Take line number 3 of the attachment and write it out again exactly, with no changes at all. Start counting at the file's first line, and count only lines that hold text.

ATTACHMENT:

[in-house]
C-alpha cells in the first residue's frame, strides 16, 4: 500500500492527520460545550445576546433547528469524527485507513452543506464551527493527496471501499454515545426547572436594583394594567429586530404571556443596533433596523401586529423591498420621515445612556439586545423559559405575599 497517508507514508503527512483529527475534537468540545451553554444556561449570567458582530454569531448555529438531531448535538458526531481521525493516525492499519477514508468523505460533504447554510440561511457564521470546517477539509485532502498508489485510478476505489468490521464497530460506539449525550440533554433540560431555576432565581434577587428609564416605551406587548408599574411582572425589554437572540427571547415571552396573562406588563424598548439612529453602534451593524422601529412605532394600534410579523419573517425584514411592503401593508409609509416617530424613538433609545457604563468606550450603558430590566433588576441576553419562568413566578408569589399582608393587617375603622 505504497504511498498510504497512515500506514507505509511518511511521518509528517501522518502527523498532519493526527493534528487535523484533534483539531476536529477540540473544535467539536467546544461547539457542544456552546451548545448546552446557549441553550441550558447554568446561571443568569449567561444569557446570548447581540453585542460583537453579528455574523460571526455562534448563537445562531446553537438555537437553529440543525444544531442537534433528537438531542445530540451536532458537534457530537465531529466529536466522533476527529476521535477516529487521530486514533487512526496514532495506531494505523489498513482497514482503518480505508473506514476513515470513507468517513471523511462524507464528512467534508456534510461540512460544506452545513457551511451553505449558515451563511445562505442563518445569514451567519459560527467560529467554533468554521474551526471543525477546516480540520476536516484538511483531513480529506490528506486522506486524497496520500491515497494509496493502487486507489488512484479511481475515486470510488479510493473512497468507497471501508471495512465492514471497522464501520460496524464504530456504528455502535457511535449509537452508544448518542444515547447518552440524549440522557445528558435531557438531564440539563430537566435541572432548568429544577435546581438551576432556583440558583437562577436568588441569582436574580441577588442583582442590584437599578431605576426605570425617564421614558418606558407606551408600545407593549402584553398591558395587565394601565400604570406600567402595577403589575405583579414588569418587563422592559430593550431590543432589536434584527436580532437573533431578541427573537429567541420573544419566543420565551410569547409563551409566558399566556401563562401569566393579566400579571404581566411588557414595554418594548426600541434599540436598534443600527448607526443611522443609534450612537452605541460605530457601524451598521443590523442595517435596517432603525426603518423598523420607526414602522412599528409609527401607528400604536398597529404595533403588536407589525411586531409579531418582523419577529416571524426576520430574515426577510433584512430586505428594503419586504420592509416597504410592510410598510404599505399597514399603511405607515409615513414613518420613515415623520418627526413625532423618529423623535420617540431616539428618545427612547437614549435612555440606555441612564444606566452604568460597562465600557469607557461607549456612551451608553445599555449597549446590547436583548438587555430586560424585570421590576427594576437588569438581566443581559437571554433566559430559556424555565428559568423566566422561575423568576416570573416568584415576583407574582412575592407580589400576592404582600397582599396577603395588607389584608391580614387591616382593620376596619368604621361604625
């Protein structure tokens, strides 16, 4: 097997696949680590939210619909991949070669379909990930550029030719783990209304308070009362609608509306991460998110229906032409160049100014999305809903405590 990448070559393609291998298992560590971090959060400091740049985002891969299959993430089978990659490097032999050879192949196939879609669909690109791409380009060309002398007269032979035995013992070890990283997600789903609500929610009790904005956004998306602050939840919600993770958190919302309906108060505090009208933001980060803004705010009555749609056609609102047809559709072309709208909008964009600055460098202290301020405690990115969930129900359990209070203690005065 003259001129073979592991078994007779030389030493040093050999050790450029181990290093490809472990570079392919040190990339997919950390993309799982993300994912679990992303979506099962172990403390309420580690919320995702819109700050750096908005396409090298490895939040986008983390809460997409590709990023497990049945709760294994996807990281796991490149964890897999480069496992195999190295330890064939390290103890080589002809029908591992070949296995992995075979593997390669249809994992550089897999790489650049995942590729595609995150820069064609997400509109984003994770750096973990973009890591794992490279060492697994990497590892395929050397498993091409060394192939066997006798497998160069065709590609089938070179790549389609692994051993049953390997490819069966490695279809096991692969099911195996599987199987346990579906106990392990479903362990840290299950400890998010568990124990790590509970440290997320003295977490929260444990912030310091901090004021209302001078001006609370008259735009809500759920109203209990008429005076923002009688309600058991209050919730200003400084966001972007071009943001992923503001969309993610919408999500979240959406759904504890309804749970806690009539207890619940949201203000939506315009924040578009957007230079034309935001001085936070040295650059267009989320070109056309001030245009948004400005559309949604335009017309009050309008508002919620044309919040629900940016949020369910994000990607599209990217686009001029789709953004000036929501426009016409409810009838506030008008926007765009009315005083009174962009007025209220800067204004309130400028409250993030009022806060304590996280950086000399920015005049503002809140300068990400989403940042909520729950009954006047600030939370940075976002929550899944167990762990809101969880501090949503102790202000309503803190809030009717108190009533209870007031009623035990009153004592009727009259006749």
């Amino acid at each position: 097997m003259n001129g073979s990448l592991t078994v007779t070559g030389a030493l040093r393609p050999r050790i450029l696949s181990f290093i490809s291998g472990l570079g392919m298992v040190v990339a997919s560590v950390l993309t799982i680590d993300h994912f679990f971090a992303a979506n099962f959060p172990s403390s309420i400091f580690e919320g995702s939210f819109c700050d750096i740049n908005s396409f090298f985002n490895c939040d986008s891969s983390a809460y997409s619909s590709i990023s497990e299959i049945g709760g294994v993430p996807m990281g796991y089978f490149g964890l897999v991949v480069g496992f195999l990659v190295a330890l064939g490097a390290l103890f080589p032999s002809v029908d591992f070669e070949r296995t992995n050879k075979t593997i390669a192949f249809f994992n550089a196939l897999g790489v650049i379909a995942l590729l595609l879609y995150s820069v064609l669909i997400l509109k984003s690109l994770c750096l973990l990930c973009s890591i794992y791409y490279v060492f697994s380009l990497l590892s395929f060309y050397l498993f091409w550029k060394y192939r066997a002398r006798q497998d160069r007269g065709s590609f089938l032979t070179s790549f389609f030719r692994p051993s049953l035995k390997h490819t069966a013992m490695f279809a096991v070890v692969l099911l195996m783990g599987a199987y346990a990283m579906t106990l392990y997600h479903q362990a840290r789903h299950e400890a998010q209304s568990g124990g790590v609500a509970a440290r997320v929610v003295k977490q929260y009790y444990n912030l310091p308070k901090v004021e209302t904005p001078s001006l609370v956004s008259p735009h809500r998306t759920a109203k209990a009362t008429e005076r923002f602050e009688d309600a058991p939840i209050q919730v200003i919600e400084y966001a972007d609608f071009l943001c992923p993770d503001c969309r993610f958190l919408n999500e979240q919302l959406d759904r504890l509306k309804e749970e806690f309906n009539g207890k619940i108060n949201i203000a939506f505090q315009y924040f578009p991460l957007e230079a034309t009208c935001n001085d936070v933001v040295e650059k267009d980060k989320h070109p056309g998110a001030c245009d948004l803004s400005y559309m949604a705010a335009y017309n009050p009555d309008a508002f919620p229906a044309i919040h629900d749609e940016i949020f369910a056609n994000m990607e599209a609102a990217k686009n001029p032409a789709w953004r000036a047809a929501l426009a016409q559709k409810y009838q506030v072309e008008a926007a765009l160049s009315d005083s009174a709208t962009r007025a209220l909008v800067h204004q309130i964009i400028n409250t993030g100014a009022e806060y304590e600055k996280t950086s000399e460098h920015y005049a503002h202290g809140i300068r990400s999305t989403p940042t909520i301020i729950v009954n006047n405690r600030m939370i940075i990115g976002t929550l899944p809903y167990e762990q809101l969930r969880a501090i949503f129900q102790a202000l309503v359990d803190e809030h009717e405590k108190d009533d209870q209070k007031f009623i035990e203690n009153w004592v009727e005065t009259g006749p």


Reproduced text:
């Protein structure tokens, strides 16, 4: 097997696949680590939210619909991949070669379909990930550029030719783990209304308070009362609608509306991460998110229906032409160049100014999305809903405590 990448070559393609291998298992560590971090959060400091740049985002891969299959993430089978990659490097032999050879192949196939879609669909690109791409380009060309002398007269032979035995013992070890990283997600789903609500929610009790904005956004998306602050939840919600993770958190919302309906108060505090009208933001980060803004705010009555749609056609609102047809559709072309709208909008964009600055460098202290301020405690990115969930129900359990209070203690005065 003259001129073979592991078994007779030389030493040093050999050790450029181990290093490809472990570079392919040190990339997919950390993309799982993300994912679990992303979506099962172990403390309420580690919320995702819109700050750096908005396409090298490895939040986008983390809460997409590709990023497990049945709760294994996807990281796991490149964890897999480069496992195999190295330890064939390290103890080589002809029908591992070949296995992995075979593997390669249809994992550089897999790489650049995942590729595609995150820069064609997400509109984003994770750096973990973009890591794992490279060492697994990497590892395929050397498993091409060394192939066997006798497998160069065709590609089938070179790549389609692994051993049953390997490819069966490695279809096991692969099911195996599987199987346990579906106990392990479903362990840290299950400890998010568990124990790590509970440290997320003295977490929260444990912030310091901090004021209302001078001006609370008259735009809500759920109203209990008429005076923002009688309600058991209050919730200003400084966001972007071009943001992923503001969309993610919408999500979240959406759904504890309804749970806690009539207890619940949201203000939506315009924040578009957007230079034309935001001085936070040295650059267009989320070109056309001030245009948004400005559309949604335009017309009050309008508002919620044309919040629900940016949020369910994000990607599209990217686009001029789709953004000036929501426009016409409810009838506030008008926007765009009315005083009174962009007025209220800067204004309130400028409250993030009022806060304590996280950086000399920015005049503002809140300068990400989403940042909520729950009954006047600030939370940075976002929550899944167990762990809101969880501090949503102790202000309503803190809030009717108190009533209870007031009623035990009153004592009727009259006749």